We are signatories of the Recommendations for the Conduct, Reporting, Editing, and Publication of Scholarly Work in Medical Journals, issued by the International Committee of Medical Journal Editors (ICMJE Recommendations), and to the Committee on Publication Ethics (COPE) code of conduct for editors. The journal follows the COPE’s guidelines.
Authorship criteria and contributions
Author refers to an individual whose substantial intellectual contributions appear in the finished manuscript. An author must assume responsibility for at least one of the sections that make up the text, be able to identify the individuals responsible for each of the other sections, and will ideally have confidence in the ability and integrity of his/her co-authors. Authorship must be fulfil the following conditions:
1) making significant contributions to the study concept and design, data gathering, or data analysis and interpretation; 2) writing the draft copy of the article or critically reviewing its substantial intellectual content; and 3) giving final approval for the version submitted for publication.
The authors of the manuscript are responsible for naming the lead author, determining authorship order, and differentiating between authors and collaborators. Manuscripts presented for publication must list all authors. All authors must give definitive approval of the version that will be published.
The lead author shall be responsible for correspondence with the journal and must ensure that all authors approve the draft versions revised before submission, the submitted version, and the final version accepted by the journal. The lead author must inform the journal and give any necessary explanations should there be a change in the authorship of a submitted manuscript (additions, omissions, or changes in order). Authors must fill in and submit the following documents: authorship form, conflicts of interest disclosure, and copyright transfer.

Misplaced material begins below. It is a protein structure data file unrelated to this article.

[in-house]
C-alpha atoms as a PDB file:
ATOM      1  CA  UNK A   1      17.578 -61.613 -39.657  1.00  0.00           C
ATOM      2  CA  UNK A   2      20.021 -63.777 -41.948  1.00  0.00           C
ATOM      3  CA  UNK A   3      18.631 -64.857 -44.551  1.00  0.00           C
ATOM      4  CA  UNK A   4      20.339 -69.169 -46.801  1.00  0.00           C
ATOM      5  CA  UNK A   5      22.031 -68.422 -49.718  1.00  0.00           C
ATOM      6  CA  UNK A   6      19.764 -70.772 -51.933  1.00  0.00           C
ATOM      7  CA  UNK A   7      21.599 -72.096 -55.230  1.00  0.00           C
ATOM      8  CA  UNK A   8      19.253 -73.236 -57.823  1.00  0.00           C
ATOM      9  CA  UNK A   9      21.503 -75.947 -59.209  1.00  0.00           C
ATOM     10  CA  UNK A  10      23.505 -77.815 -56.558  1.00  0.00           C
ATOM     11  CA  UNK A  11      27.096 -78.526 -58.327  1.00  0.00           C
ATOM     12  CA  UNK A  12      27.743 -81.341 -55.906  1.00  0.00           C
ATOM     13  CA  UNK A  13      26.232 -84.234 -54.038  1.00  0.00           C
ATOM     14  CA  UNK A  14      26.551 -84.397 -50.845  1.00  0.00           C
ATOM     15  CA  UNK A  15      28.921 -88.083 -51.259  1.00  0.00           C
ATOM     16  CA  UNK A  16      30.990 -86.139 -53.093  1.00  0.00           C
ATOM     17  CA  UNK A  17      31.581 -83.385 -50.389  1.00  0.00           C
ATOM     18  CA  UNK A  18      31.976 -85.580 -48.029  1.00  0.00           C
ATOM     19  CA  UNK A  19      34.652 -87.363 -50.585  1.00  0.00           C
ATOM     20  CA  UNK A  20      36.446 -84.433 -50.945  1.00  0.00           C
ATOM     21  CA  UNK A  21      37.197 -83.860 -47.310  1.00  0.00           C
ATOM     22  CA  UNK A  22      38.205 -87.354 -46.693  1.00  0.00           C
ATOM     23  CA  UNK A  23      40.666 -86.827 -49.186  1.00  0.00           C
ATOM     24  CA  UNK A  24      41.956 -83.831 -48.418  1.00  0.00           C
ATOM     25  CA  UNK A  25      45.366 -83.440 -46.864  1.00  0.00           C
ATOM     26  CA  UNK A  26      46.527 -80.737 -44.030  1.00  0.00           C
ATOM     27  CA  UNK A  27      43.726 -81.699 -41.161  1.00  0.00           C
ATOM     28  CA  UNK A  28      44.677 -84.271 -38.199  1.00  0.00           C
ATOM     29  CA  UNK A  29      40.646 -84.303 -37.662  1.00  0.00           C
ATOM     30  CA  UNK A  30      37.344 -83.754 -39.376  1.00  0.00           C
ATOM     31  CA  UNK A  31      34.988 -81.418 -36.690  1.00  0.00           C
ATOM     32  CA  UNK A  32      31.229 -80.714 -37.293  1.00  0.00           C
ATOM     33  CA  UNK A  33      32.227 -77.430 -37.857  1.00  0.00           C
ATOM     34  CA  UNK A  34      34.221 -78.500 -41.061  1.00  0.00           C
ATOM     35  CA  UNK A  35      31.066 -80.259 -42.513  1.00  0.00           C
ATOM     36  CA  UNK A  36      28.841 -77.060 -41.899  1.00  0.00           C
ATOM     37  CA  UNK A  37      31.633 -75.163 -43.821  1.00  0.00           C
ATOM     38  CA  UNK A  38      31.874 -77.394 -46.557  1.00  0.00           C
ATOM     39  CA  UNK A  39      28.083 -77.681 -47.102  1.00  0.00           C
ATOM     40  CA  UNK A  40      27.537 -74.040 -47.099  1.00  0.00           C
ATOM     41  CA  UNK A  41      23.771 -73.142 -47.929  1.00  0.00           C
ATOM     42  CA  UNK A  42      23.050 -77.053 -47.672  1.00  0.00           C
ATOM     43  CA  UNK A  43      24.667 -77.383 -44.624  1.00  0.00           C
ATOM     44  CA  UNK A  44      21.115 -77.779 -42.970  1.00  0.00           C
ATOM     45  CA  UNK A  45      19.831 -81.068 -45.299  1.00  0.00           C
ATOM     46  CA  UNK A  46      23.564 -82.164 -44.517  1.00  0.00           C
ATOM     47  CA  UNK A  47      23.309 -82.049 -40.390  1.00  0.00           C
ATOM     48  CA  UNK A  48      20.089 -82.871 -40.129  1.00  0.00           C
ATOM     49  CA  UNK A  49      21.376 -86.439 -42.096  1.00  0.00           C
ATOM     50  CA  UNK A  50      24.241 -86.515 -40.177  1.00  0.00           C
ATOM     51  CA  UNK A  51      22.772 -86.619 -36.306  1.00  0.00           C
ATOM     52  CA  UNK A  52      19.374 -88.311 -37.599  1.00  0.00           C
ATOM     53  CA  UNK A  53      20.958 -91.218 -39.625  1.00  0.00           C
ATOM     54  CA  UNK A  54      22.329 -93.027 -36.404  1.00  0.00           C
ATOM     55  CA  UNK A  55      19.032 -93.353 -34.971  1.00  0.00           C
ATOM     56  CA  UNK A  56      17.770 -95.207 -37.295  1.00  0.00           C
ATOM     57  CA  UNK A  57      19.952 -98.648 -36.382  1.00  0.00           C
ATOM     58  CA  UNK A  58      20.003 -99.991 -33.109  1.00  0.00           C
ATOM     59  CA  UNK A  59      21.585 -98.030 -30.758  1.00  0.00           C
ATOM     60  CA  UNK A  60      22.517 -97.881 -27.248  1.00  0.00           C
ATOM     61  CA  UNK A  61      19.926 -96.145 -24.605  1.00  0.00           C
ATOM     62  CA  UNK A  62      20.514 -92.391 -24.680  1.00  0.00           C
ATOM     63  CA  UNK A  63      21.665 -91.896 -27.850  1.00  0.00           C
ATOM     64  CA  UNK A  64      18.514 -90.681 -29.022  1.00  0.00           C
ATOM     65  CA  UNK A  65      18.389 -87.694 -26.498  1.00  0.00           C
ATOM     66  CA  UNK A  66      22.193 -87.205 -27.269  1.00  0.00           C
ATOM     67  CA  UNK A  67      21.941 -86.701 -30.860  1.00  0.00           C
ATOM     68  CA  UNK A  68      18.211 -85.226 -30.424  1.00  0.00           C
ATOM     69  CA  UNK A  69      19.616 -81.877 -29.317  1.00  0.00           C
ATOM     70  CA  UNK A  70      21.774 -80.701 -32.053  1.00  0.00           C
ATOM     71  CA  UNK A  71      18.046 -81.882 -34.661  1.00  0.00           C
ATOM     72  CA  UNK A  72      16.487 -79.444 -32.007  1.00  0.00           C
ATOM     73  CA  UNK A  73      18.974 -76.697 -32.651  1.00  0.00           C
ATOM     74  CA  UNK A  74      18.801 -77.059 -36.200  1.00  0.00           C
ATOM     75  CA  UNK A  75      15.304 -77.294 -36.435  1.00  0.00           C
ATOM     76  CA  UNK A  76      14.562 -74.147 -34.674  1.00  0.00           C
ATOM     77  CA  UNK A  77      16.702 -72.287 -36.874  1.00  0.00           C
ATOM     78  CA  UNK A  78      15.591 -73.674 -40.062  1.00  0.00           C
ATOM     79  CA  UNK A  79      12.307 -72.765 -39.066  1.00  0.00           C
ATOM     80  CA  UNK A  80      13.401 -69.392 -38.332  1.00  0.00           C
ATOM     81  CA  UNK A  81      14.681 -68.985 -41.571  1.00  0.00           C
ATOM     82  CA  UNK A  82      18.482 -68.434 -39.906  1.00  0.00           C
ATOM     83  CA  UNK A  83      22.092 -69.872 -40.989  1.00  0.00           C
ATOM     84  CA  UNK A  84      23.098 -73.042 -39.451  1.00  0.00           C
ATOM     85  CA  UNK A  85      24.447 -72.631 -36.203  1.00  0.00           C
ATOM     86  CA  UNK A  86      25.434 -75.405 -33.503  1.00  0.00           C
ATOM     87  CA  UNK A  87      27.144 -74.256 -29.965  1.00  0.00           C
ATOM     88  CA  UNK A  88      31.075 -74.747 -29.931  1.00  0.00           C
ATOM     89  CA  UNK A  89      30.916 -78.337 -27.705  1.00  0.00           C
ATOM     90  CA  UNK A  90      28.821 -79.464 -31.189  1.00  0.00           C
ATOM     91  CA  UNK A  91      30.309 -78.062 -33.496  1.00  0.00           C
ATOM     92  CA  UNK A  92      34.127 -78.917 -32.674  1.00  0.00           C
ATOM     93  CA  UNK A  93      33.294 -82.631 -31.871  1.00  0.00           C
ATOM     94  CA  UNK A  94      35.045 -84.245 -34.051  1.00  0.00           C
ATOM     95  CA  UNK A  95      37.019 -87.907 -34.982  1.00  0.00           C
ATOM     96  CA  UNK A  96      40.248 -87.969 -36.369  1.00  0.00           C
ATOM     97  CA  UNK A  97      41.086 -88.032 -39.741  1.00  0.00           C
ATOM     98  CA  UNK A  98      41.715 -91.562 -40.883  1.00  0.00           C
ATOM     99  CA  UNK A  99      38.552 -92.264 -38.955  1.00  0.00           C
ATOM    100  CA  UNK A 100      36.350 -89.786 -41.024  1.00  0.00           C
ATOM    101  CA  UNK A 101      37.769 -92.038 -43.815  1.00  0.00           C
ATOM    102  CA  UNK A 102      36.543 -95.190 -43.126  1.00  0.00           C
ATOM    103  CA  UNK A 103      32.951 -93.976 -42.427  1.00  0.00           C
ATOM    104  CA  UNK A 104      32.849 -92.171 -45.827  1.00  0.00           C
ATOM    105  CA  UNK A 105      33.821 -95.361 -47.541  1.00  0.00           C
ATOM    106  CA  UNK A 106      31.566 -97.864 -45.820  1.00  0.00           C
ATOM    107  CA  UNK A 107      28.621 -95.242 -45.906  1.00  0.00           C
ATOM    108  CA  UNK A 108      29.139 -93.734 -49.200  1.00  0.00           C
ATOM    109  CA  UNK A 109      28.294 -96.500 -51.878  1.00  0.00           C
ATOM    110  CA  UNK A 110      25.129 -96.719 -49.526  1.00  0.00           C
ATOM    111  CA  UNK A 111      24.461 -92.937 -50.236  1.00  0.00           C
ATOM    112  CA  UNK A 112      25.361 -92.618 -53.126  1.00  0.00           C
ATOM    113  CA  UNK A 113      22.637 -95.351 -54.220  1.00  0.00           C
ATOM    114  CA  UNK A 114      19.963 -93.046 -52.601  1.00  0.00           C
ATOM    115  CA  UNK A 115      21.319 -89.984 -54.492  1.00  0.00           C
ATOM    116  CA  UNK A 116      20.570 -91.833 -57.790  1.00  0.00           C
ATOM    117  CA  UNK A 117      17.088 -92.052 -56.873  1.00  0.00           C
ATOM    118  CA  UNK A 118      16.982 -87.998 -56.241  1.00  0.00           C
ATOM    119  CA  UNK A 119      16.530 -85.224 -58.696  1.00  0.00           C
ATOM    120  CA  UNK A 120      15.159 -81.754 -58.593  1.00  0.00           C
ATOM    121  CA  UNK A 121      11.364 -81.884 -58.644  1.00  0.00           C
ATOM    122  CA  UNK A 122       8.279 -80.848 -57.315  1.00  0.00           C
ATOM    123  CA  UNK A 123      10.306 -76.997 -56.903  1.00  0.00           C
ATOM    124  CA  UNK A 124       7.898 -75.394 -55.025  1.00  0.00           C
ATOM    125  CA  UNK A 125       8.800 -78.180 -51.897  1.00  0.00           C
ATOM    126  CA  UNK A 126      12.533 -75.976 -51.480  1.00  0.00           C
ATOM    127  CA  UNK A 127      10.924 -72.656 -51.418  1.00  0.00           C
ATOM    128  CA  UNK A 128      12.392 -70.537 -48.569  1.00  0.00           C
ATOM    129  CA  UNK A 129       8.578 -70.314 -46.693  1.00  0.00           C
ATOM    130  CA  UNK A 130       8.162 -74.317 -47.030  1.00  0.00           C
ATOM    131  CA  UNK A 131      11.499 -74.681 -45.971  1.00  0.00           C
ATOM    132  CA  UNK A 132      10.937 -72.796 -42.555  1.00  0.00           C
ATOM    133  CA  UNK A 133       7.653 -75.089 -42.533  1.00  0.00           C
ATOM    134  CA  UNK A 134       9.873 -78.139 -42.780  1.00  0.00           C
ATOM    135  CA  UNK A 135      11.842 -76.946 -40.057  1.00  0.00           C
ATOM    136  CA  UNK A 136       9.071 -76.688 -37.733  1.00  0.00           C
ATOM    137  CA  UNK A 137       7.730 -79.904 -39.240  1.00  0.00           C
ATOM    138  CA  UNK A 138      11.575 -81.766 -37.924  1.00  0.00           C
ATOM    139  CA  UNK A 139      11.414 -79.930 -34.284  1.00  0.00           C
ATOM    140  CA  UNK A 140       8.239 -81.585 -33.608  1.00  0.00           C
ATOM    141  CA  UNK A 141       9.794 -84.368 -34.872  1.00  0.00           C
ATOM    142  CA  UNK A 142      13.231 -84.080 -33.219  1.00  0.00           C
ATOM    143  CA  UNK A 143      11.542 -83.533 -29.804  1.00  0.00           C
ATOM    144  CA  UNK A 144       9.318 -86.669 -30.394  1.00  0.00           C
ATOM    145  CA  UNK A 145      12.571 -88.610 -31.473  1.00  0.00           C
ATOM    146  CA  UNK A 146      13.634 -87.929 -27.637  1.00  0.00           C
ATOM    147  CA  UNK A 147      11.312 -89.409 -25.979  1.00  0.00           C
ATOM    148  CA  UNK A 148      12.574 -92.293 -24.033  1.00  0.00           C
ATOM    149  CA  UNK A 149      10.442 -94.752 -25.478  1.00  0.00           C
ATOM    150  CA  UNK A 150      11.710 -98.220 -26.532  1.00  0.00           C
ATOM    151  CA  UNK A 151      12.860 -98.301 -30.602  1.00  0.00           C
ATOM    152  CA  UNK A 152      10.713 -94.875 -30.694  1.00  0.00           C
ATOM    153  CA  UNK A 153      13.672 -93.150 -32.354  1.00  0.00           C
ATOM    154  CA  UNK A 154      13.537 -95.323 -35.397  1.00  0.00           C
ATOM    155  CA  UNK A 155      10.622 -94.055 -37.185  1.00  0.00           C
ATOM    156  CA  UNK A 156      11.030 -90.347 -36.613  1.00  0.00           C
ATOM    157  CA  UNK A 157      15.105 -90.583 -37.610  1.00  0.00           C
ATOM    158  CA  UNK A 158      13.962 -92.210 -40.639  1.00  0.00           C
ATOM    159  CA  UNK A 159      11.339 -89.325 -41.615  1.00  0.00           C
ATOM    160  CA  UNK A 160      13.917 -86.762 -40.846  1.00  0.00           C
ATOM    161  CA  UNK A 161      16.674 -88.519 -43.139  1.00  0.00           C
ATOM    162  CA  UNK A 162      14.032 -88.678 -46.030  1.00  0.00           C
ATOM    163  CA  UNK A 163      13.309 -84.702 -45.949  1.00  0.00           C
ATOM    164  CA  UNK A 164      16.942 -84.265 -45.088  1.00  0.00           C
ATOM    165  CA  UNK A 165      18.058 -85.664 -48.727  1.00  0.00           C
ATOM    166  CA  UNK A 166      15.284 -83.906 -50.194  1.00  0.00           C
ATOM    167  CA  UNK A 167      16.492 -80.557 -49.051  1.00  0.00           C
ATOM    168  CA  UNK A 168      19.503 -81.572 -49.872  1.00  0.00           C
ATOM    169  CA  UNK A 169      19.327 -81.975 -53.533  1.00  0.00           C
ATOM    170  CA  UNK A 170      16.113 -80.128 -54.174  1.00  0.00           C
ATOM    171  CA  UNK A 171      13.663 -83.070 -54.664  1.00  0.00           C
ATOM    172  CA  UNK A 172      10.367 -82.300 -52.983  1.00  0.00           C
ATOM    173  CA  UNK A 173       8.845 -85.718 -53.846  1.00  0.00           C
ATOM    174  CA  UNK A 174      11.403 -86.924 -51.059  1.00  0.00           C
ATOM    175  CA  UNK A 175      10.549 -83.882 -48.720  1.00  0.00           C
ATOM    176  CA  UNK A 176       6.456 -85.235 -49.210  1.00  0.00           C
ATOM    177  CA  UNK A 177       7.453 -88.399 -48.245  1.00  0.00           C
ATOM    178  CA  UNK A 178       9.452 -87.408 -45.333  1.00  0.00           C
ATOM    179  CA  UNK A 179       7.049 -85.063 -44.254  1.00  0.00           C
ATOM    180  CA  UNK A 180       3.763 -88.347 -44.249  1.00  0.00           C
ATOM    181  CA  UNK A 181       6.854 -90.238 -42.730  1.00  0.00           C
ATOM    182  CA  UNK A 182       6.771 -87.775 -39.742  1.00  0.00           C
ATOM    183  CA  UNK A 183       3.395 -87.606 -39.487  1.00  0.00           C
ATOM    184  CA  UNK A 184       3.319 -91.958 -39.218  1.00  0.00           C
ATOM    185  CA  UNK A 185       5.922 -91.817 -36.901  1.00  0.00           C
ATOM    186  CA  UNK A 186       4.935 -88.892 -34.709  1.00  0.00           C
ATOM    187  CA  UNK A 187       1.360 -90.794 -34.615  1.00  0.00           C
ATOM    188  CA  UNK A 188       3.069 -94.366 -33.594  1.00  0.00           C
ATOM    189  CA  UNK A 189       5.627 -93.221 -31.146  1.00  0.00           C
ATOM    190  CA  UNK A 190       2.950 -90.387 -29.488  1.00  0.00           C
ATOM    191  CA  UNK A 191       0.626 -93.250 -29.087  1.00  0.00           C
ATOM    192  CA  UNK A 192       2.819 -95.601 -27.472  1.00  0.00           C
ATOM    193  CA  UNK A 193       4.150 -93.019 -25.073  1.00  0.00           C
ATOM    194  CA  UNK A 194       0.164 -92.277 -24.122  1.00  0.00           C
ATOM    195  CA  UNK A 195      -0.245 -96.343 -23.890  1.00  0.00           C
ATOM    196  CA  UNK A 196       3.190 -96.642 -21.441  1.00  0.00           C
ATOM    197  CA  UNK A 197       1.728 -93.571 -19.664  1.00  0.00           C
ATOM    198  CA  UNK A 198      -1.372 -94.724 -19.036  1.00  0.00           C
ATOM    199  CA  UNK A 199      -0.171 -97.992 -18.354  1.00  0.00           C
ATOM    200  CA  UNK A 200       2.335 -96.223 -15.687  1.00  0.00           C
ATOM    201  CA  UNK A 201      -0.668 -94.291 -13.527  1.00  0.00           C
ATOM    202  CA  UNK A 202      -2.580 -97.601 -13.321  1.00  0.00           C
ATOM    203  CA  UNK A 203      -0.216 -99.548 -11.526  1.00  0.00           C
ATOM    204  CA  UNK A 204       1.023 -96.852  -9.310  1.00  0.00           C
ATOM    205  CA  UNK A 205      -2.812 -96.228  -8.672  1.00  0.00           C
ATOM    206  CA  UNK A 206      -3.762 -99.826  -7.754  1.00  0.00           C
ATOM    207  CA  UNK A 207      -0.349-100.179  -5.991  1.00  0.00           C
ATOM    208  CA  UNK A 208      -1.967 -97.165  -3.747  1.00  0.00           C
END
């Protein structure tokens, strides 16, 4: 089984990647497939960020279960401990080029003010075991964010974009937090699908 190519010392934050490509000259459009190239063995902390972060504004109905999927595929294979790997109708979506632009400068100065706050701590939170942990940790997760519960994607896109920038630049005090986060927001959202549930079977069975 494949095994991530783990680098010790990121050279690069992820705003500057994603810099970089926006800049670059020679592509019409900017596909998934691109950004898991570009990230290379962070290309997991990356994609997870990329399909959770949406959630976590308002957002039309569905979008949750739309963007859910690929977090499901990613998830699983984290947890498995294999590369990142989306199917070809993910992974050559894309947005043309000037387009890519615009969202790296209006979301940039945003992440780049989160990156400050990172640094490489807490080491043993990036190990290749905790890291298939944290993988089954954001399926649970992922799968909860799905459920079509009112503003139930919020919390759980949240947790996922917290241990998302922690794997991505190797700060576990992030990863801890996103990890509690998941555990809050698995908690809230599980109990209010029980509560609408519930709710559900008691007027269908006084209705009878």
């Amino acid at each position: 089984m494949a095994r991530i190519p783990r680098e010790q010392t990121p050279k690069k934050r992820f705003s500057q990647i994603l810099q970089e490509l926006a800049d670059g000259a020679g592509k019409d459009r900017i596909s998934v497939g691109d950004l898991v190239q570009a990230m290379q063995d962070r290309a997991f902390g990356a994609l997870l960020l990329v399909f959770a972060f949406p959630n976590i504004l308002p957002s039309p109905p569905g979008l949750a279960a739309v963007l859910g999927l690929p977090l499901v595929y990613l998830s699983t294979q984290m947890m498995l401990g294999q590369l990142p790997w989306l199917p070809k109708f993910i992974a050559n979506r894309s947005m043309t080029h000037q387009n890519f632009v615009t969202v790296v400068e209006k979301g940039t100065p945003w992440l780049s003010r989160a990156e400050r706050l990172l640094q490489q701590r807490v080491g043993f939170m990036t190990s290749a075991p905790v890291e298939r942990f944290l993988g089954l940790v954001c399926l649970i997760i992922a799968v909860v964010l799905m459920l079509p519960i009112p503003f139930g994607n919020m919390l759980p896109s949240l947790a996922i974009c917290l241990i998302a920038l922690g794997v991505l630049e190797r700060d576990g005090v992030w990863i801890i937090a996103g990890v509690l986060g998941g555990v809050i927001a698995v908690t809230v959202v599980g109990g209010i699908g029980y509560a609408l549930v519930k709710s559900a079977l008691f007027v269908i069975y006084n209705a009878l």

Collaborator refers to an individual who does not meet criteria for authorship, but who has contributed in other ways, such as gathering data, providing technical assistance, obtaining grants, supervising personnel, or copyediting.
Statements, informed consent and permissions
Conflicts of interest
Applicable law requires authors to obtain informed consent to present patient case reports, personal information, and/or images. Any studies of patients and/or volunteers will require approval by an Ethics Committee in addition to signed informed consent forms from all participants. This information must be provided in your manuscript.
If the above applies to your manuscript, please confirm that formal informed consent has been given in writing, as required by applicable law, by any patients, participants, or other individuals whose information appears in the manuscript. In this case, please confirm that you have received written authorisation from the responsible Clinical Research Ethics Committee, if applicable.
Declaration of human and animal rights
When authors carry out experiments on human subjects, they must indicate whether the procedures that are being followed comply with the ethical principles laid down by the institutional and national committees responsible for human experimentation, and by the Helsinki Declaration of 1975, revised in 2008. If it is in any way unclear whether the research was carried out according to the Helsinki Declaration, the authors must provide an explanation of their methodology and proof that the Ethics Committee at their institution approved any questionable aspects of the study. If authors have performed experiments on animals, they must indicate whether they have complied with national and institutional regulations for the care and use of laboratory animals.
Publishing ethics and inappropriate conduct
Neurosciences and History subscribes to the COPE code of conduct for journal editors and is committed to respecting the code of ethics in all steps of the publication process (pdf).
Inappropriate conduct may include such practices as plagiarism, fabrication, falsification, duplicate or redundant publication, and ghost-writing. The journal uses plagiarism detection software among other techniques for identifying misconduct.